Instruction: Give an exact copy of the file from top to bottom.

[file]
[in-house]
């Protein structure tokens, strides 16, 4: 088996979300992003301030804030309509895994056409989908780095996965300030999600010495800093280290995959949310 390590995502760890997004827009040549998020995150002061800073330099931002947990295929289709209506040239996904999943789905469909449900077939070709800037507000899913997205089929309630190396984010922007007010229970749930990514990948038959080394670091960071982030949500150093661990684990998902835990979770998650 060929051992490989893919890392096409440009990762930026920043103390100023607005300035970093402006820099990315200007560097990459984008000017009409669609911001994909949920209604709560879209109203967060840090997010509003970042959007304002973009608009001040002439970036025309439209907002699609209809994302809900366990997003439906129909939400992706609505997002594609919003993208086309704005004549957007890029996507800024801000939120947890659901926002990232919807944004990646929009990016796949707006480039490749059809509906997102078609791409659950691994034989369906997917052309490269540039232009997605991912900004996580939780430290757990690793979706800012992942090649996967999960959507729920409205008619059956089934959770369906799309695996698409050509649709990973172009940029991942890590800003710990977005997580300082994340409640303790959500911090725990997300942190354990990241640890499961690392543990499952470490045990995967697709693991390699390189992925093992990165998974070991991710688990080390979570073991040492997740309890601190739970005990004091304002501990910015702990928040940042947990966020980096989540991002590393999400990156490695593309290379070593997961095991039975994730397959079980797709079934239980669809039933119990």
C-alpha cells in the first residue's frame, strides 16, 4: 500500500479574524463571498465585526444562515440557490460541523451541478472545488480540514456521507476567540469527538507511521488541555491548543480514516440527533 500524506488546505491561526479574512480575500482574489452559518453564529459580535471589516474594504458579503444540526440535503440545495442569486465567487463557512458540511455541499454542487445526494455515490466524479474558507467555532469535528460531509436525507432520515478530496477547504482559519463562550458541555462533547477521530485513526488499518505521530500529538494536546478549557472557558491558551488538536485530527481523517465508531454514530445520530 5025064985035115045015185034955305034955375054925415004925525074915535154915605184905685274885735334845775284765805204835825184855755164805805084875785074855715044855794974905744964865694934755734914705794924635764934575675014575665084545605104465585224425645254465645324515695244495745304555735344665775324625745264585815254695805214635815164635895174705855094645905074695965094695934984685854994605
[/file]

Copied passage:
[in-house]
């Protein structure tokens, strides 16, 4: 088996979300992003301030804030309509895994056409989908780095996965300030999600010495800093280290995959949310 390590995502760890997004827009040549998020995150002061800073330099931002947990295929289709209506040239996904999943789905469909449900077939070709800037507000899913997205089929309630190396984010922007007010229970749930990514990948038959080394670091960071982030949500150093661990684990998902835990979770998650 060929051992490989893919890392096409440009990762930026920043103390100023607005300035970093402006820099990315200007560097990459984008000017009409669609911001994909949920209604709560879209109203967060840090997010509003970042959007304002973009608009001040002439970036025309439209907002699609209809994302809900366990997003439906129909939400992706609505997002594609919003993208086309704005004549957007890029996507800024801000939120947890659901926002990232919807944004990646929009990016796949707006480039490749059809509906997102078609791409659950691994034989369906997917052309490269540039232009997605991912900004996580939780430290757990690793979706800012992942090649996967999960959507729920409205008619059956089934959770369906799309695996698409050509649709990973172009940029991942890590800003710990977005997580300082994340409640303790959500911090725990997300942190354990990241640890499961690392543990499952470490045990995967697709693991390699390189992925093992990165998974070991991710688990080390979570073991040492997740309890601190739970005990004091304002501990910015702990928040940042947990966020980096989540991002590393999400990156490695593309290379070593997961095991039975994730397959079980797709079934239980669809039933119990």
C-alpha cells in the first residue's frame, strides 16, 4: 500500500479574524463571498465585526444562515440557490460541523451541478472545488480540514456521507476567540469527538507511521488541555491548543480514516440527533 500524506488546505491561526479574512480575500482574489452559518453564529459580535471589516474594504458579503444540526440535503440545495442569486465567487463557512458540511455541499454542487445526494455515490466524479474558507467555532469535528460531509436525507432520515478530496477547504482559519463562550458541555462533547477521530485513526488499518505521530500529538494536546478549557472557558491558551488538536485530527481523517465508531454514530445520530 5025064985035115045015185034955305034955375054925415004925525074915535154915605184905685274885735334845775284765805204835825184855755164805805084875785074855715044855794974905744964865694934755734914705794924635764934575675014575665084545605104465585224425645254465645324515695244495745304555735344665775324625745264585815254695805214635815164635895174705855094645905074695965094695934984685854994605